A former Foreign Intelligence Surveillance Court judge and a former deputy assistant attorney general both argued Tuesday that it was off base to judge the National Security Agency's phone-call data-collection program by how many specific terrorist threats it helped thwart.
Rather than judging the NSA program's success based on individual terrorist threats, the public needs to view bulk-data collection as gathering the "building blocks" that start investigations into terrorist activity, said Steven Bradbury, who was deputy assistant attorney general from 2004 to 2009.
"It's the beginning of an investigation," Bradbury said at a panel discussion at the State of the Net conference Tuesday. "It's in order to get the building blocks to find evidence that you put together when later you may get a search warrant, for example. So the question is, is it an input, an important input into counterterrorism investigations?"
Bradbury's emphasis on reframing the debate over data collection came in response to a report by the Privacy and Civil Liberties Oversight Board that the NSA's phone-records program authorized by Section 215 of the USA Patriot Act is illegal.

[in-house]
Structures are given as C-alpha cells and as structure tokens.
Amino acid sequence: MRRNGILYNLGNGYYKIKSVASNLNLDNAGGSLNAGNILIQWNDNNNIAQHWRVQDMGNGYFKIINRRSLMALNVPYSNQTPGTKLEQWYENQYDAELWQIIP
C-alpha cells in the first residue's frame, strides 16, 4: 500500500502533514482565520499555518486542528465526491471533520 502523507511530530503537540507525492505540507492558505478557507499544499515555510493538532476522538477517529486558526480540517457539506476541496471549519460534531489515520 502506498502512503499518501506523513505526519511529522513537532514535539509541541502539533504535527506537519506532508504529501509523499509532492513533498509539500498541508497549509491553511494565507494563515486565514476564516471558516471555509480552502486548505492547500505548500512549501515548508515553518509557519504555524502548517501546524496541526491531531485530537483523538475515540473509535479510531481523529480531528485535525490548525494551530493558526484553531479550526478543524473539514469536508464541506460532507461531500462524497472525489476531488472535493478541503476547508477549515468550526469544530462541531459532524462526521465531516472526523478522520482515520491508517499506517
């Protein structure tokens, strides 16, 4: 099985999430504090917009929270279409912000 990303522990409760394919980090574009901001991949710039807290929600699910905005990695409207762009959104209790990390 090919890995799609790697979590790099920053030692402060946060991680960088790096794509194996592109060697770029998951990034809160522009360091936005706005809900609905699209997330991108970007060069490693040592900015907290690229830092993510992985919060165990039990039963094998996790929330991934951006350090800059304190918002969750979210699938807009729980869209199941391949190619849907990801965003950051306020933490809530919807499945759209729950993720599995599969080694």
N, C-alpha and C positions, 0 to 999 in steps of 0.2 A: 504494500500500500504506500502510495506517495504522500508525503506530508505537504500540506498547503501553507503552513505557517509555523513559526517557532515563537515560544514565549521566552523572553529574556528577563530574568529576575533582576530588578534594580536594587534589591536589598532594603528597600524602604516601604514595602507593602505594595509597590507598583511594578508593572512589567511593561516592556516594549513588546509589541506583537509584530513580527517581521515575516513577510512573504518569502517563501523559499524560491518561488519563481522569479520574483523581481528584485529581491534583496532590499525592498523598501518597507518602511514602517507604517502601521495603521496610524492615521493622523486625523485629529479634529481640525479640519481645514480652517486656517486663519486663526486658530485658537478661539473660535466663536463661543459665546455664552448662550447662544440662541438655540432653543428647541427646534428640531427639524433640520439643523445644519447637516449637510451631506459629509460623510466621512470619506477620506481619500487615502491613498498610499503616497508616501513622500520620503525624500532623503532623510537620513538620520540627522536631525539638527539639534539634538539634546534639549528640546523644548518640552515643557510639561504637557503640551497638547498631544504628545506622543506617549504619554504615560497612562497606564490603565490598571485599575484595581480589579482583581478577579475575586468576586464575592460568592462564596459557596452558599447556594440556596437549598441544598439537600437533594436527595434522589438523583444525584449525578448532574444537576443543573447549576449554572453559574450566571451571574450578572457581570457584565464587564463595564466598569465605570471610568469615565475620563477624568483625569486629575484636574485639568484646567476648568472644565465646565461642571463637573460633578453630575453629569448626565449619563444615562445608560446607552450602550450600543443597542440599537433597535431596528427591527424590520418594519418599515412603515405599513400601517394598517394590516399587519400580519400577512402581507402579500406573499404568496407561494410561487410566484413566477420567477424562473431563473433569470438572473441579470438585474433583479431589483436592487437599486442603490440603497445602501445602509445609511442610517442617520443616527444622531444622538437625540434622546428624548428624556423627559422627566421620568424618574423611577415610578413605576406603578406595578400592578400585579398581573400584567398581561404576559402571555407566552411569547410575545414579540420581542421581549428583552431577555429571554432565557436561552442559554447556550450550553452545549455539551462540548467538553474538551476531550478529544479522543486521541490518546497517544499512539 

The report, published on Jan. 23, said there was "not a single instance involving a threat to the United States in which the telephone records program made a concrete difference."
But Bradbury said that looking for those concrete results misses the point. James Carr, a former Federal Intelligence Surveillance Court judge, agreed, saying the program provides "precursor information."
"Don't ask the question, 'Show us the case, the building that didn't get knocked down, the city that didn't go up in flames,' " Carr said.
The board's report found that the NSA phone-records program has been valuable in offering leads on contacts of terrorism suspects. But it said many of those leads are duplicated by FBI intelligence-gathering efforts, and that many of the tips gleaned from the metadata sweeps simply corroborate the FBI's information.
The board ultimately deemed the program illegal just a week after President Obama embraced some structural reforms to the NSA while insisting that the agency must maintain its ability to mine millions of phone records.
Bradbury's and Carr's insistence that it is irrelevant to tie the phone program's success to concrete results did not sit well with Michelle Richardson, legislative counsel for the ACLU.
Richardson said that the program had to be evaluated somehow. When Bradbury and Carr criticized the question of whether specific terrorist threats had been stopped, Richardson responded, "I'm sorry, but what other question could there be?"
This article is from the archive of our partner National Journal.
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Jack Fitzpatrick is a staff correspondent at National Journal. He has previously written for USA TODAY, NBCNews.com, Slate, The Arizona Republic and other newspapers and websites. He graduated from Arizona State University with a master's degree in mass communication and a bachelor's degree in journalism.